Father Mikal used to say that the hardest thing when you’re digging yourself into a hole is to stop digging. It’s one thing to be bold, another to be wise. One thing to be resolute, another to be judicious. Who could James and his friends trust? Who could they model themselves after? The elder who sees blue where they see black? Why is it so easy to disregard the old man? When Keb was young, a man lived alone on the edge of town, past a crude sign that said “NO TRESPASSING.” Ken could still see the lines around his eyes, the sad mouth and slumped shoulders. Live in a small town and you learn the simple act of dropping by, and discover there’s an art to it, that it’s made to look casual while in fact it’s deliberate; it involves great caring and compassion. So it was odd to have a guy who wanted none of it. Nobody dropping by. Nobody in his world but himself. Yes, people in Jinkaat watched each other. They watched out for each other. But not this guy. He lived out the road and came into town once a month for groceries and nothing more. Spoke hardly a word. His name was Mercer, first initial T. Nobody knew his first name, the one his parents gave him. He never did take that “NO TRESPASSING” sign down. He even fixed it up, painted it. When he died, he died alone; dragged himself out onto the front porch, sat in a rocking chair, and gave up. Simple as that. He died after he took his last breath and said nothing about it. Abigail Tyler, out picking blueberries, came by and saw him covered in crows. No family claimed him or his things. A dozen townspeople cleaned out his house. In a drawer they found stacks of unsent letters written to a woman who probably never knew he loved her, and never loved him back. Somebody said those letters were the most tender and lyrical they’d ever read. After that, the kids called him Mercy. Tender Mercy. Ironic, to name a man after the very thing he needed most but never received. Uncle Austin used to say that ravens build their nests out of twigs, grasses, deer hair, even their own breast feathers. Are we any different? We make our homes from parts of ourselves — the laughter of our kids, the friends who drop by. They become our finest decorations, our best memories, the things no fire can burn.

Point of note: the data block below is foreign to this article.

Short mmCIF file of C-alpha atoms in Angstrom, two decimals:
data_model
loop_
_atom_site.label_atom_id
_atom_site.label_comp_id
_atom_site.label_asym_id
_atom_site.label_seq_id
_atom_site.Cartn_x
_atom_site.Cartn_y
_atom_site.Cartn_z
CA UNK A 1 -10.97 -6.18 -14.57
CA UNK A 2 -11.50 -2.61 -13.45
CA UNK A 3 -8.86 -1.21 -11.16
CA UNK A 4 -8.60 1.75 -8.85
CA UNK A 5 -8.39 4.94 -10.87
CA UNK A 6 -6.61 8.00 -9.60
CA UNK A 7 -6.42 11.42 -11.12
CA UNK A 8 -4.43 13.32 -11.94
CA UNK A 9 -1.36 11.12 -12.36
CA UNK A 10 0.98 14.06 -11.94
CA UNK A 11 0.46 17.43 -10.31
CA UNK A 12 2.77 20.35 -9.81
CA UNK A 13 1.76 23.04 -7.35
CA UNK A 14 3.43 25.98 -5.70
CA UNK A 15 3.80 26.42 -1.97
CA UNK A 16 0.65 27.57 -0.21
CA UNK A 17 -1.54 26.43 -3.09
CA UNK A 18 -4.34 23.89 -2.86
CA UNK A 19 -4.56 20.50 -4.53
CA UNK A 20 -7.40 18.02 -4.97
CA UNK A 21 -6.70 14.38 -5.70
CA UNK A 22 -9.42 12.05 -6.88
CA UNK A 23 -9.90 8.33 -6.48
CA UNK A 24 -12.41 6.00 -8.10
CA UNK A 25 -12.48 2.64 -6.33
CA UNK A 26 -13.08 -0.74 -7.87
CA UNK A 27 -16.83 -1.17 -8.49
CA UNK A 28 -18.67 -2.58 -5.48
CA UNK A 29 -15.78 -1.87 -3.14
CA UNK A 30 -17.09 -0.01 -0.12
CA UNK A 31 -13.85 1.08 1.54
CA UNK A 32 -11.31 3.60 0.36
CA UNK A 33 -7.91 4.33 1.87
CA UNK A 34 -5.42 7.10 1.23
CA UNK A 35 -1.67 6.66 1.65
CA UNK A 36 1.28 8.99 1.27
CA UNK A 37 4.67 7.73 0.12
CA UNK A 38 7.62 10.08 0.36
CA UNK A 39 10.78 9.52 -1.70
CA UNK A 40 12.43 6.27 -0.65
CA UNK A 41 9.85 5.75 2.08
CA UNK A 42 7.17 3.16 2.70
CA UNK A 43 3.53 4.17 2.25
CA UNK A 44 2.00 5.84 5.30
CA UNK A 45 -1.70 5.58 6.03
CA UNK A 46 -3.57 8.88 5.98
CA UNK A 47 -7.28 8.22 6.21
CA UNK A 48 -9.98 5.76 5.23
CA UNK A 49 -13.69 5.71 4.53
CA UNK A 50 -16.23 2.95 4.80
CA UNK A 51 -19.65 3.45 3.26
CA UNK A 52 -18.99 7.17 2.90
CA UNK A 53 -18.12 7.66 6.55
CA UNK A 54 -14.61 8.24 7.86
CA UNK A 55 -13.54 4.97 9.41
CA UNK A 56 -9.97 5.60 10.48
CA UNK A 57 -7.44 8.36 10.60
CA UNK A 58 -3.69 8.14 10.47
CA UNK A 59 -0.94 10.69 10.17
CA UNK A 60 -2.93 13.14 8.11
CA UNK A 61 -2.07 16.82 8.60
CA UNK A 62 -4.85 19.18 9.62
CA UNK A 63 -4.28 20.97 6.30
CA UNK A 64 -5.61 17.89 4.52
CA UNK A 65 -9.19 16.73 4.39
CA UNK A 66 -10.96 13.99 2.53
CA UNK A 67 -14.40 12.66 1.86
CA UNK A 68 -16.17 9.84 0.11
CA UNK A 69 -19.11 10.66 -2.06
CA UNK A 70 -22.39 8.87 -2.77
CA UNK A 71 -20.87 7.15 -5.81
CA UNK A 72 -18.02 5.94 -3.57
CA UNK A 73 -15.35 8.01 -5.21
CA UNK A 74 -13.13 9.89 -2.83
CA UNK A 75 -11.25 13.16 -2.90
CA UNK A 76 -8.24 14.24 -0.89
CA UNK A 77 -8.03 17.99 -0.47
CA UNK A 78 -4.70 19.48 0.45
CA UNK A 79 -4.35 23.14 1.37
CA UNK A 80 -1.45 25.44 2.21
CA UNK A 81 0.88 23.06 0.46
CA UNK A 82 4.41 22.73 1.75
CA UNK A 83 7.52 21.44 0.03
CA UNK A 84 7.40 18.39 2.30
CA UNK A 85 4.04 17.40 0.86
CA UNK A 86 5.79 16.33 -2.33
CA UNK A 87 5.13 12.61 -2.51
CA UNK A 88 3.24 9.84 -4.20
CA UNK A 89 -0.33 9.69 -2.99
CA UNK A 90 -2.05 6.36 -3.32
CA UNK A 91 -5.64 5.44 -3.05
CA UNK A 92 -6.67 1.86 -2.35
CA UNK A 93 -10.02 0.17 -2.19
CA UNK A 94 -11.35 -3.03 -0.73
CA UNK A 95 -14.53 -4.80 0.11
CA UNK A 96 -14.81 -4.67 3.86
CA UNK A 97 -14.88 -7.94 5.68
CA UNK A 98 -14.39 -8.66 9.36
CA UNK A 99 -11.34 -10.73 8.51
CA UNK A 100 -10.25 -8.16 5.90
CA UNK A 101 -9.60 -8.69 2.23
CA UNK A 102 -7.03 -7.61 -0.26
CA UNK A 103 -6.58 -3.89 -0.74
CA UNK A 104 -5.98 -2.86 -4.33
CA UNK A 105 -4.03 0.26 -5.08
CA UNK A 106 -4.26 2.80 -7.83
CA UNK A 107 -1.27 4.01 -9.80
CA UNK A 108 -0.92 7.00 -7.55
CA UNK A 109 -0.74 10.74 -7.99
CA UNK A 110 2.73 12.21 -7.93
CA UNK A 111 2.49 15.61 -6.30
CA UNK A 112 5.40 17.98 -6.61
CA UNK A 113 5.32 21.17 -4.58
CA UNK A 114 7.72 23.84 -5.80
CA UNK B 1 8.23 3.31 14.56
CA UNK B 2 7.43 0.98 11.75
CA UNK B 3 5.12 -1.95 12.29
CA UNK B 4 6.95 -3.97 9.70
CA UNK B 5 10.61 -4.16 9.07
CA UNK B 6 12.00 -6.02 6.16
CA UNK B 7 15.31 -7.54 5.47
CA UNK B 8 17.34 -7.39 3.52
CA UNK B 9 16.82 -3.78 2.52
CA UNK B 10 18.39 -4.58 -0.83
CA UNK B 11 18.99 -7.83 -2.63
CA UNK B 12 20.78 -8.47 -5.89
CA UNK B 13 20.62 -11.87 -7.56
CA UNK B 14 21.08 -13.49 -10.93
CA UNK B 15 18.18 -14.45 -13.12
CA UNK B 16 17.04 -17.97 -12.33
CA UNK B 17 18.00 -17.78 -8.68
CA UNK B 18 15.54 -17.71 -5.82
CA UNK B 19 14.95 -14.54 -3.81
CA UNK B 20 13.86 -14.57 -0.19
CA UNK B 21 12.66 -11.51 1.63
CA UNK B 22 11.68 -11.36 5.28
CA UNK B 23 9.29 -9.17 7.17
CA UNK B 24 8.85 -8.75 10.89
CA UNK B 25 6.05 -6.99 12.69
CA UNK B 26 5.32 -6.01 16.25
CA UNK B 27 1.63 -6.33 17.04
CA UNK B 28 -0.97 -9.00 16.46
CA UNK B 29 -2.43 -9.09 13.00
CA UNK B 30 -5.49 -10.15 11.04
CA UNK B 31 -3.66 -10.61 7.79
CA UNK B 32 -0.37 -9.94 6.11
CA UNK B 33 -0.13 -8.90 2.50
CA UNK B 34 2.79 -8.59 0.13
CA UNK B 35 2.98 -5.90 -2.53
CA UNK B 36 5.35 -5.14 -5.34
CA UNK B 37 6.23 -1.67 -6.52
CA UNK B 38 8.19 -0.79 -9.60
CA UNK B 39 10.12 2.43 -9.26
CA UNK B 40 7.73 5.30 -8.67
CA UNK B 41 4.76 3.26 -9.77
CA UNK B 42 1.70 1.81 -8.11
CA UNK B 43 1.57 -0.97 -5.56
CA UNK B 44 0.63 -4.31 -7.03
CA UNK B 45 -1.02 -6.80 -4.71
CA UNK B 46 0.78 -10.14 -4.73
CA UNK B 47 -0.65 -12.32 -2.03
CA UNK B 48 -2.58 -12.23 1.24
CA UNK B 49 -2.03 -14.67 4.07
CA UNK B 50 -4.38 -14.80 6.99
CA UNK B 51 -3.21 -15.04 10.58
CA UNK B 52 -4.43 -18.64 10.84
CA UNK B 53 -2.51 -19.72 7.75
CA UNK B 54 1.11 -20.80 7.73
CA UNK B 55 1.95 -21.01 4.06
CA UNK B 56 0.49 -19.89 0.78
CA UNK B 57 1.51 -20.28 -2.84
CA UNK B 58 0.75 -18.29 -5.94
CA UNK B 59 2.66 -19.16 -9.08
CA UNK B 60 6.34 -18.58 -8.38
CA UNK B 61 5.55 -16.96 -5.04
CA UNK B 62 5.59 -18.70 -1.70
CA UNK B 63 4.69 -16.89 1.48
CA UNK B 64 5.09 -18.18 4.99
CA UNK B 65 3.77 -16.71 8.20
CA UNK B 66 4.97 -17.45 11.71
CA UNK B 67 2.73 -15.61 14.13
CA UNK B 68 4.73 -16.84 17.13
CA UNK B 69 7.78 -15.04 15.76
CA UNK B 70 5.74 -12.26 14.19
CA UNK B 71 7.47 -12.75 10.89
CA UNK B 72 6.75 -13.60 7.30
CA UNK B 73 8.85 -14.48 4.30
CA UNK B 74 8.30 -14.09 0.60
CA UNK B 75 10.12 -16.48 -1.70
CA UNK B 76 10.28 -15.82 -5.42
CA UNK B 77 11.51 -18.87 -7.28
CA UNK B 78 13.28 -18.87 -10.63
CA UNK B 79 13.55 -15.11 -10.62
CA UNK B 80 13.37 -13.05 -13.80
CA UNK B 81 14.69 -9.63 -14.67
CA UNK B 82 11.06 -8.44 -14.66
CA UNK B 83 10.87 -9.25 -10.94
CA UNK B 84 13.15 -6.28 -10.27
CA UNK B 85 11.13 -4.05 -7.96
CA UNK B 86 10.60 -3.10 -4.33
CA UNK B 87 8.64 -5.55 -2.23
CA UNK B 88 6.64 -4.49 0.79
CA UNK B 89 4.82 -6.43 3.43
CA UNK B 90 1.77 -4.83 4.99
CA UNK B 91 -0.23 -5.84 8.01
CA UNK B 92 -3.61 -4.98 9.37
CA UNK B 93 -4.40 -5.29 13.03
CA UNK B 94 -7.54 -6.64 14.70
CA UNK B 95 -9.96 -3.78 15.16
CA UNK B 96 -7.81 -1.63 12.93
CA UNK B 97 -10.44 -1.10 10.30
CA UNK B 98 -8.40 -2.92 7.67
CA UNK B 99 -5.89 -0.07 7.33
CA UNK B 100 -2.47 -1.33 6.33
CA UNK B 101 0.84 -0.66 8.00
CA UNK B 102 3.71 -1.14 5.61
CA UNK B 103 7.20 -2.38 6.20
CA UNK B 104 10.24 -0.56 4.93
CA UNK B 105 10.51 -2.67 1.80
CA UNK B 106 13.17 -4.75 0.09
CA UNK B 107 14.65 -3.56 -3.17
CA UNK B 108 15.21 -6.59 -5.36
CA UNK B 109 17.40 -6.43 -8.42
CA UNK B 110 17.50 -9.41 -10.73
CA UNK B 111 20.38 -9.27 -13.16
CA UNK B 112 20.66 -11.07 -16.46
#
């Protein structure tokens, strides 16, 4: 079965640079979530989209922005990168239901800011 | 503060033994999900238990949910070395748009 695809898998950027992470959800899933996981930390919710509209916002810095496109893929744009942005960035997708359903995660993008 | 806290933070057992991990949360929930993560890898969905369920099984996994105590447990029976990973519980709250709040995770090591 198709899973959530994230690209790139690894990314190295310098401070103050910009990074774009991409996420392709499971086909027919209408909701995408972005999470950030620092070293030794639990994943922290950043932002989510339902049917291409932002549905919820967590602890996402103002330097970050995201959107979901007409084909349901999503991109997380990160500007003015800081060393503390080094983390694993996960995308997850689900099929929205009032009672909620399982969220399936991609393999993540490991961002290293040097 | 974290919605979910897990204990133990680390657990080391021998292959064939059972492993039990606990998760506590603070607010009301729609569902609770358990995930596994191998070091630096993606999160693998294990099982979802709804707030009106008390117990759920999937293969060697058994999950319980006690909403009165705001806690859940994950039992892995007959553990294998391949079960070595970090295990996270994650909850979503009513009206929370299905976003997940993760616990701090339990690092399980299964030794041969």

From Walking with Abel: Journeys with the Nomads of the African Savannah by Anna Badkhen:
We walk into one another’s lives, we change them and are changed deeply and forever, we part ways. Each time a part of our hearts seems to shrivel and die, it doesn’t. Simply, our hearts learn to beat a different way. We mourn, we break down, then we stand up, and we keep going. Two thousand footsteps per mile. Twenty to forty thousand footsteps per day. Every footfall brings the walkers closer to a reunion. Every footfall begets a separation. Our forward movement, erratic, fragile, relentless, is a quest: for comfort, for deliverance, for squaring the ideal of endurance with the practice of love.
There’s a bumper sticker I have pinned to the wall above the little desk here in my writing/photography/nap-on-the-futon studio that says, “Treehugging Dirt Worshipper,” which, when asked, is how I spiritually define myself to hay-heads with the gall to ask. To prove this, here is my second review for the Indy (here is the first) in the last few weeks of a book about trees. This one is Ponderosa: People, Fire, and the West’s Most Iconic Tree by Carl E. Fiedler and Stephen F. Arno.
These sections deal in fascinating politics. The authors pinpoint how current arguments about fire and logging, beginning in the early 1900s, continue to cycle through the years. They spend most of the space detailing the history of the “fire-industrial complex”a cool term modern critics use to talk about the whole fire management puzzle, including who benefits from the strict suppression of forest fires. Reading these sections, I’m struck by all the drama and what a deep, engaging story it makes. The history really has it all: strong characters, corruption and betrayal, all played out against the backdrop of the wild, American West.
There’s a reading next Tuesday night at Shakespeare and Co. I’m going to do my best to attend. It should be interesting.